I have had a chance to see this firsthand in an undergraduate course I am currently teaching at the University of Illinois at Urbana-Champaign. Aptly, the course is called Social Problems. It is an intro-level course in the sociology department and serves as a gateway to the major. On the first day of class, I told students that I would be teaching from multiple political angles — i.e., from a “heterodox” perspective — an approach that would necessarily include conservative viewpoints that are likely heard less often in their other classes.

We’re now almost four weeks into the semester and it’s clear that these bright, engaged students are not being exposed to the range of perspectives that they will need in their lives after college. I expect that, in this regard, they resemble students at many other institutions across the country. They are led to believe that our most difficult problems have simple causes and that those causes are rooted in structural bias that the right policies will fix. In addition, they are taught that this is the only right way to view these challenges.

For example, consider the Gillette advertisement that sparked so much controversy in January 2019. The ad used the idea of “toxic masculinity” to suggest that men should discard aspects of stereotypical “male” behavior. After showing the ad in class for the students, I asked them what they thought was positive about it. They gave thoughtful answers, including the messages to men and boys that it’s okay to show emotion and that fighting is not the best way to solve problems.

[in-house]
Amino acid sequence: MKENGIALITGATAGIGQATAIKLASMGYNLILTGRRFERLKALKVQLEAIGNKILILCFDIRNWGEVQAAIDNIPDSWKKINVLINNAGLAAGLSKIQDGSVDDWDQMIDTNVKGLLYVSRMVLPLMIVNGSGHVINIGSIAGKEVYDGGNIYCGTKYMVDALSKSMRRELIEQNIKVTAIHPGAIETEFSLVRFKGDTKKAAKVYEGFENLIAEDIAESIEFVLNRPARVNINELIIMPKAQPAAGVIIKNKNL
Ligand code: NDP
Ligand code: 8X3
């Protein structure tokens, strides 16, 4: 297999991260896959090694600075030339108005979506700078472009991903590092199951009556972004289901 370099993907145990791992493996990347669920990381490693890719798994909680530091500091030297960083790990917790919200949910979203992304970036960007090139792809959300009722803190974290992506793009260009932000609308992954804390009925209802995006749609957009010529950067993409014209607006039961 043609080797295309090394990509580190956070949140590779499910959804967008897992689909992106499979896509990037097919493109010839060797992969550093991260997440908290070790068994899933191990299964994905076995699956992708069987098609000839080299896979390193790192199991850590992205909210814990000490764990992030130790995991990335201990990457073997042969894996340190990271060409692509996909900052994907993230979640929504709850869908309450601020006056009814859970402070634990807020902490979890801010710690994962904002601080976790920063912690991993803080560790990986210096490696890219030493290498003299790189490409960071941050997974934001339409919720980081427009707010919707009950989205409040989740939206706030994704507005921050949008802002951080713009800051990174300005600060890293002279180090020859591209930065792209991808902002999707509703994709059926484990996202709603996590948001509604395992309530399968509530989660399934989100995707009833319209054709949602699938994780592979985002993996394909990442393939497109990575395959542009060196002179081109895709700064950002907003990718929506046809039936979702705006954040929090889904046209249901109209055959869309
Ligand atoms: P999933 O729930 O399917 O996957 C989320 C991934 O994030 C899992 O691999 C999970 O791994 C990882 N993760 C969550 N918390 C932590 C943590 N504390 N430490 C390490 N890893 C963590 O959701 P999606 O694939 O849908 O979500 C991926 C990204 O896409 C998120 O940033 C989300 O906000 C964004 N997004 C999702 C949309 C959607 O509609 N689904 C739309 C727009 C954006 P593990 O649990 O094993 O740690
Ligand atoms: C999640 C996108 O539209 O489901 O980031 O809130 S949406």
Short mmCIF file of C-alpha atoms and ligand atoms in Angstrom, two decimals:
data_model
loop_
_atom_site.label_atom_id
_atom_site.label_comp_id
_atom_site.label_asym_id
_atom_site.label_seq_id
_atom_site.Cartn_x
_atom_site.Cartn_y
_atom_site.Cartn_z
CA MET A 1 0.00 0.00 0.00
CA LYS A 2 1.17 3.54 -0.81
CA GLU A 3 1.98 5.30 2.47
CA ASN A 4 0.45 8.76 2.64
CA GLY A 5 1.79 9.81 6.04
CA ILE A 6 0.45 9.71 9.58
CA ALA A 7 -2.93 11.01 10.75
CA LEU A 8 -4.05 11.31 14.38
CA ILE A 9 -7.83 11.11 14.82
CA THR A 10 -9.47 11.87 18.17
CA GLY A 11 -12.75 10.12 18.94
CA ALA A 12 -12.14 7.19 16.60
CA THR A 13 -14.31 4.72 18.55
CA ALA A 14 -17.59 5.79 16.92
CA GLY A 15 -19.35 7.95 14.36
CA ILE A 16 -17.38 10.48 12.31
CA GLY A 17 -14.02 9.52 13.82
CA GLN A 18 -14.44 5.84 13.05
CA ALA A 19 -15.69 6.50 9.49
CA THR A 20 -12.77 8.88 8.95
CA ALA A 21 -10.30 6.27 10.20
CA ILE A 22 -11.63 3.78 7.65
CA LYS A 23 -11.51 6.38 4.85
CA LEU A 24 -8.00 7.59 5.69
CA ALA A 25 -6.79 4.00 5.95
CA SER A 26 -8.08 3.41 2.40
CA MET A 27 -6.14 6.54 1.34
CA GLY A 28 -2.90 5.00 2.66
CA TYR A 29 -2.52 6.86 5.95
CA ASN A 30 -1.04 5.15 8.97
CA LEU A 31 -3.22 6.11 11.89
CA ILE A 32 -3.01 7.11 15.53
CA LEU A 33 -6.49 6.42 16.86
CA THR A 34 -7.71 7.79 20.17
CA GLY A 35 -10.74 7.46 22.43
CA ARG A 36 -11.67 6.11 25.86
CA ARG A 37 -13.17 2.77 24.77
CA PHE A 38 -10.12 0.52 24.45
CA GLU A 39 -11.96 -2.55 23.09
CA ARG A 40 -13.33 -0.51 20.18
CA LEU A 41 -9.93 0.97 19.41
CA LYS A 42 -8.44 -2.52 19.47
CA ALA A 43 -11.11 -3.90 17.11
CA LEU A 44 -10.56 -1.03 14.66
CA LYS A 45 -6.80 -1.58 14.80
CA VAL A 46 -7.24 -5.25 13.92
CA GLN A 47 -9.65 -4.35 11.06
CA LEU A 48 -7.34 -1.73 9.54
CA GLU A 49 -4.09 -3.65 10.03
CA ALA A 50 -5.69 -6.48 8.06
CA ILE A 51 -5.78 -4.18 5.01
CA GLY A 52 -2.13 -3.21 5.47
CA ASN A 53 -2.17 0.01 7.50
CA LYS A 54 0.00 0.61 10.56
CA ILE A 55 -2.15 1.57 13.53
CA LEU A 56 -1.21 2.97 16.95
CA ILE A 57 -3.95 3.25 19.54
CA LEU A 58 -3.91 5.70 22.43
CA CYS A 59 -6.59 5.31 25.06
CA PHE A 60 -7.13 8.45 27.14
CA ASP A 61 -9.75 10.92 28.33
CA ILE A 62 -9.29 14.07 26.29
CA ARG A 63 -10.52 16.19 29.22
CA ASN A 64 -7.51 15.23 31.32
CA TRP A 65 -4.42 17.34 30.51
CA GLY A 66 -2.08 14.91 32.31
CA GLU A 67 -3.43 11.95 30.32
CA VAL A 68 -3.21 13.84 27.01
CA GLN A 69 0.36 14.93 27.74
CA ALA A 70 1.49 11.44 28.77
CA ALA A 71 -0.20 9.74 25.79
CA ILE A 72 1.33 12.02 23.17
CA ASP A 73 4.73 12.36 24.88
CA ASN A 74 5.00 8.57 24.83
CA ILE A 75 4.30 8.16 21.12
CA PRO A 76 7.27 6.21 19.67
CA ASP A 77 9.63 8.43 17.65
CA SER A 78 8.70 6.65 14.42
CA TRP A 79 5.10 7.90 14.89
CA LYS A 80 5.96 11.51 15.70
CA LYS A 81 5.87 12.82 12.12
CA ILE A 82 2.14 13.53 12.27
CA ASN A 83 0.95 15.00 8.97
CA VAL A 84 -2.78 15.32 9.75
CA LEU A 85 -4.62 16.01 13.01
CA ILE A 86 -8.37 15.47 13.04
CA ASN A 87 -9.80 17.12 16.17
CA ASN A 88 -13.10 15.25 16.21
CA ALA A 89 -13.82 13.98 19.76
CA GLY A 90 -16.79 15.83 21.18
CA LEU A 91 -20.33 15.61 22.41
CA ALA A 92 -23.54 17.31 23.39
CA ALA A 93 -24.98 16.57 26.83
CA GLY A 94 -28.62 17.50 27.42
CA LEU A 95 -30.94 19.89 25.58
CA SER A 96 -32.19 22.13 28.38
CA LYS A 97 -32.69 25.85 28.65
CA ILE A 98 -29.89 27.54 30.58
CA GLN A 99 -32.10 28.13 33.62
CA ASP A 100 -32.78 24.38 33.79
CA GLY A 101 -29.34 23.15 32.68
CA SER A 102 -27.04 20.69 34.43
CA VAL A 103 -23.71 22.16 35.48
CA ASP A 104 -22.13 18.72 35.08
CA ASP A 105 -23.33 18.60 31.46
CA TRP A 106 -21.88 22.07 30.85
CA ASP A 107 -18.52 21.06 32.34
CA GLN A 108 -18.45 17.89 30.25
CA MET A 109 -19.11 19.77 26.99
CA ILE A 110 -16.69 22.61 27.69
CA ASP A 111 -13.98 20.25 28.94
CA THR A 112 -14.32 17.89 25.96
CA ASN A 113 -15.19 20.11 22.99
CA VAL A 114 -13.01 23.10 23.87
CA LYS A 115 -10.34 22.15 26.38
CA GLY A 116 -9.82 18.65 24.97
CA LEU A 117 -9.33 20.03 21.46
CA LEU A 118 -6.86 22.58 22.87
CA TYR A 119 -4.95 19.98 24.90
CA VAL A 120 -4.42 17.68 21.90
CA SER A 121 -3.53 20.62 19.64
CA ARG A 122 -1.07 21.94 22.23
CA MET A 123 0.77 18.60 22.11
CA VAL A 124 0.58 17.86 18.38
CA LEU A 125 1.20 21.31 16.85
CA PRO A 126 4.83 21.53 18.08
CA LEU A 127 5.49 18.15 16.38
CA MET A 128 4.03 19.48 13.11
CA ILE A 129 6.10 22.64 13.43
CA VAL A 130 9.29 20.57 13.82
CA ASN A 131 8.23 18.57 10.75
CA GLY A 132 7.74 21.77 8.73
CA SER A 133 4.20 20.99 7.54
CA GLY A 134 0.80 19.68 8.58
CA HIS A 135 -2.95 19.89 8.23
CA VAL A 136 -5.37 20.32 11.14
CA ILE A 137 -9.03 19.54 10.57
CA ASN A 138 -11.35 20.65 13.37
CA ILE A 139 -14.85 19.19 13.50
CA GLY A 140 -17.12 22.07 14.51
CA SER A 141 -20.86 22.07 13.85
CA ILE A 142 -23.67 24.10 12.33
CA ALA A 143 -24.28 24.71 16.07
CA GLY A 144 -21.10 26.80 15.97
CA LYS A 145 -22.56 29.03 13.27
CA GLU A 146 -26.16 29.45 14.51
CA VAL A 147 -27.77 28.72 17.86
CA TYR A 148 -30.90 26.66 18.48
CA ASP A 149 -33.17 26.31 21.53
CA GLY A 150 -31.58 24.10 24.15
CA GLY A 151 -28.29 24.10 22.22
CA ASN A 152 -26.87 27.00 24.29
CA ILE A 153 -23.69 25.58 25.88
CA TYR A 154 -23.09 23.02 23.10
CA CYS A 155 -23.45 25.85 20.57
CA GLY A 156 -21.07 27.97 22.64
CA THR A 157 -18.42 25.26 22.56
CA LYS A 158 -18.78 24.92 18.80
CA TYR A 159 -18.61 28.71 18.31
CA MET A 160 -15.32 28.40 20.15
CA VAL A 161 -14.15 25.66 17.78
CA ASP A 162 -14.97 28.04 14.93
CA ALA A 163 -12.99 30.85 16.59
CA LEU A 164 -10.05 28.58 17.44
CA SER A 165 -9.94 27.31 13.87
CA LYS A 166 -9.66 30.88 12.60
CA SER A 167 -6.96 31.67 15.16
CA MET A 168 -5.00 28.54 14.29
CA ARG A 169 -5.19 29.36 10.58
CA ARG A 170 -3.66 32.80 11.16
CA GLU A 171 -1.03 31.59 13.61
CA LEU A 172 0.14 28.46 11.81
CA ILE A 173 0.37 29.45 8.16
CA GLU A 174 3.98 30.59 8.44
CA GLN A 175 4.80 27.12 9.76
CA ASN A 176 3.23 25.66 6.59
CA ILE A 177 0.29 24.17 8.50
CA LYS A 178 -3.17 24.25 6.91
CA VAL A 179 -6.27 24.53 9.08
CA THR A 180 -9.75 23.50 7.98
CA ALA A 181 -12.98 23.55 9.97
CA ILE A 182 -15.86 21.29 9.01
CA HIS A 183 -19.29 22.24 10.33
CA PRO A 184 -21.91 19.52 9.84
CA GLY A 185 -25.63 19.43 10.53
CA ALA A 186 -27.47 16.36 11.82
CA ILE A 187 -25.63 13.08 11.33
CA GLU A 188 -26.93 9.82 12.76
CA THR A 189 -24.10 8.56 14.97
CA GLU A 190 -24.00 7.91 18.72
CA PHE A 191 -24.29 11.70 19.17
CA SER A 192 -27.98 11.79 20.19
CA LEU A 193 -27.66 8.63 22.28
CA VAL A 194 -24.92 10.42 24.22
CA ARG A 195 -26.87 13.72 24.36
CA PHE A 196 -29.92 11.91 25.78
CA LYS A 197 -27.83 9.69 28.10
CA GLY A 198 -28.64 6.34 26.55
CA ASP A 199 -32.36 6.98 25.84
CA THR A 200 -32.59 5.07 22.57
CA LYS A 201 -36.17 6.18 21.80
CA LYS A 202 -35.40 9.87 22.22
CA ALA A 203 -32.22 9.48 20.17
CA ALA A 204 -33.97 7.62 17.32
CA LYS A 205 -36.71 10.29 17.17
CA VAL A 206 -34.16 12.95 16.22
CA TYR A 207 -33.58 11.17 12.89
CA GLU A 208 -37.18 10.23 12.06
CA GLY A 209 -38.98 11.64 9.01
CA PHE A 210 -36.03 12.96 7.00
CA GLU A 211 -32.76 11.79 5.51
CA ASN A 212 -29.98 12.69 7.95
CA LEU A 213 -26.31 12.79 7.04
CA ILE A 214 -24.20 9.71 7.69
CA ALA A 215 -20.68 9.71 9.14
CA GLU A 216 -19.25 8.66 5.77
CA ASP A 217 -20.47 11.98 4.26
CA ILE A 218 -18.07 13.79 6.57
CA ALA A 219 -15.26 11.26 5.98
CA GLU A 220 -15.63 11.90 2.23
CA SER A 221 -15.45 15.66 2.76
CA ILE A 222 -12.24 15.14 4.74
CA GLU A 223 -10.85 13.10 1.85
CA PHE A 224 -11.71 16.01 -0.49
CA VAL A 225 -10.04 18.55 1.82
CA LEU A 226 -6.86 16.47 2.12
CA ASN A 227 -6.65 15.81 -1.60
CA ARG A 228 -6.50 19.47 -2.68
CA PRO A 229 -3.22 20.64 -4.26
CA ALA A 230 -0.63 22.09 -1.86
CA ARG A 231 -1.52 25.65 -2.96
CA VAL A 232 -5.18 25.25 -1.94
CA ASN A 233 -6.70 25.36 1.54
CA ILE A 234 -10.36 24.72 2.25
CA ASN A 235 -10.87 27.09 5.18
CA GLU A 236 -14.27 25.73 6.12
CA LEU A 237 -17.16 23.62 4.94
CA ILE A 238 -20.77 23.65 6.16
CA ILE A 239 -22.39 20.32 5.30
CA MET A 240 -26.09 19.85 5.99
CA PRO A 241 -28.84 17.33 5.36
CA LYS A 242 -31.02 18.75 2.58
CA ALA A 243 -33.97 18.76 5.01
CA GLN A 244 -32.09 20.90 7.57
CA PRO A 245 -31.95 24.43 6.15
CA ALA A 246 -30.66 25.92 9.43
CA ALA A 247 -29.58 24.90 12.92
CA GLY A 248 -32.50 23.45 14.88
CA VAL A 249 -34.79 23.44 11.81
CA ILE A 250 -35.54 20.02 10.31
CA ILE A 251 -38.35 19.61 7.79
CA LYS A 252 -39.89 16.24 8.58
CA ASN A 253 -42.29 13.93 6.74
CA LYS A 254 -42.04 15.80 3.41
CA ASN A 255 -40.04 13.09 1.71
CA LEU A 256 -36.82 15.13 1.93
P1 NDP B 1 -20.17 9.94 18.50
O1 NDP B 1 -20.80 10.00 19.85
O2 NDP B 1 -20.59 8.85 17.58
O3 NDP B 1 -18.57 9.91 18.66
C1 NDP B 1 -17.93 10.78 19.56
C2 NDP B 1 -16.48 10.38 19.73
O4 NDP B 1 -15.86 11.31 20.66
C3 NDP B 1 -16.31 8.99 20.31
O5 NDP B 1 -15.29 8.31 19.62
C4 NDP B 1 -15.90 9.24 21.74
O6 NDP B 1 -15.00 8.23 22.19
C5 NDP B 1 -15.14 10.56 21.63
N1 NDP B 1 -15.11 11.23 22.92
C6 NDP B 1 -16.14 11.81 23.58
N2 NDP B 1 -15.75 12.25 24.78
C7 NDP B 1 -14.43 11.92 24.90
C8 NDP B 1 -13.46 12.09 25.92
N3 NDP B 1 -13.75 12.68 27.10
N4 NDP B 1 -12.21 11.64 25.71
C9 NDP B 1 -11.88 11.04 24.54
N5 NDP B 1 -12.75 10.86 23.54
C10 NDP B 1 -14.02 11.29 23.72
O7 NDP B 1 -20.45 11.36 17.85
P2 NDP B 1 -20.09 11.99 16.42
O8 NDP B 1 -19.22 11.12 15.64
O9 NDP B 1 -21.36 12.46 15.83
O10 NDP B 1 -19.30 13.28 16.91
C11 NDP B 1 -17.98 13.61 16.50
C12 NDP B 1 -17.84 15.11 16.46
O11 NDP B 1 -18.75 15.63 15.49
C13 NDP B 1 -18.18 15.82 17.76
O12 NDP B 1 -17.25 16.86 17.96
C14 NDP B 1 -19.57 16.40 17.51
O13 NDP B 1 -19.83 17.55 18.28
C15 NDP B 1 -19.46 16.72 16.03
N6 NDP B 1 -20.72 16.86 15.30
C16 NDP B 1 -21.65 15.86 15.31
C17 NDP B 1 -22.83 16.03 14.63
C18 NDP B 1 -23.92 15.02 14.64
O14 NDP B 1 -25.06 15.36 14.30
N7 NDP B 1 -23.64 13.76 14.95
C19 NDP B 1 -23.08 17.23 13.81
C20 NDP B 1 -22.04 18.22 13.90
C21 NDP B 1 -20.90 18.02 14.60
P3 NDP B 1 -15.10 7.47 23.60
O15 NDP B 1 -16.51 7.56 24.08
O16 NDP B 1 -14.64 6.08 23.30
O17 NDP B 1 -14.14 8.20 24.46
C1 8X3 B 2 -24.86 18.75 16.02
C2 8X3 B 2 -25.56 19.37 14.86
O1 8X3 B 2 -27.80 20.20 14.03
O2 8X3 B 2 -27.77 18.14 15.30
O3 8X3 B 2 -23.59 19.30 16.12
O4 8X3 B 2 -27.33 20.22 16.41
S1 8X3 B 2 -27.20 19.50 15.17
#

Then I asked them why they thought someone might object to the ad or to the idea of an overly broad application of “toxic” as a description of masculinity. After a few quiet moments, a couple of hands went up. The consensus was that people might object to the ad because they’re consciously or unconsciously afraid of letting go of old gender norms. I responded that, yes, that might explain a viewer’s objection, and then I asked for other suggestions. When none were offered, I asked, What would it mean if there are biological differences between men and women that might lead to certain behavioral differences? I gave the example of men being more aggressive. I pressed on, asking, What would it mean to pathologize certain male character traits if some of them are biologically determined? Curious silence was the answer. The students seemed open to considering the implications of that possibility — that biological difference may account for some behavioral differences. Not a single student seemed familiar with the notion.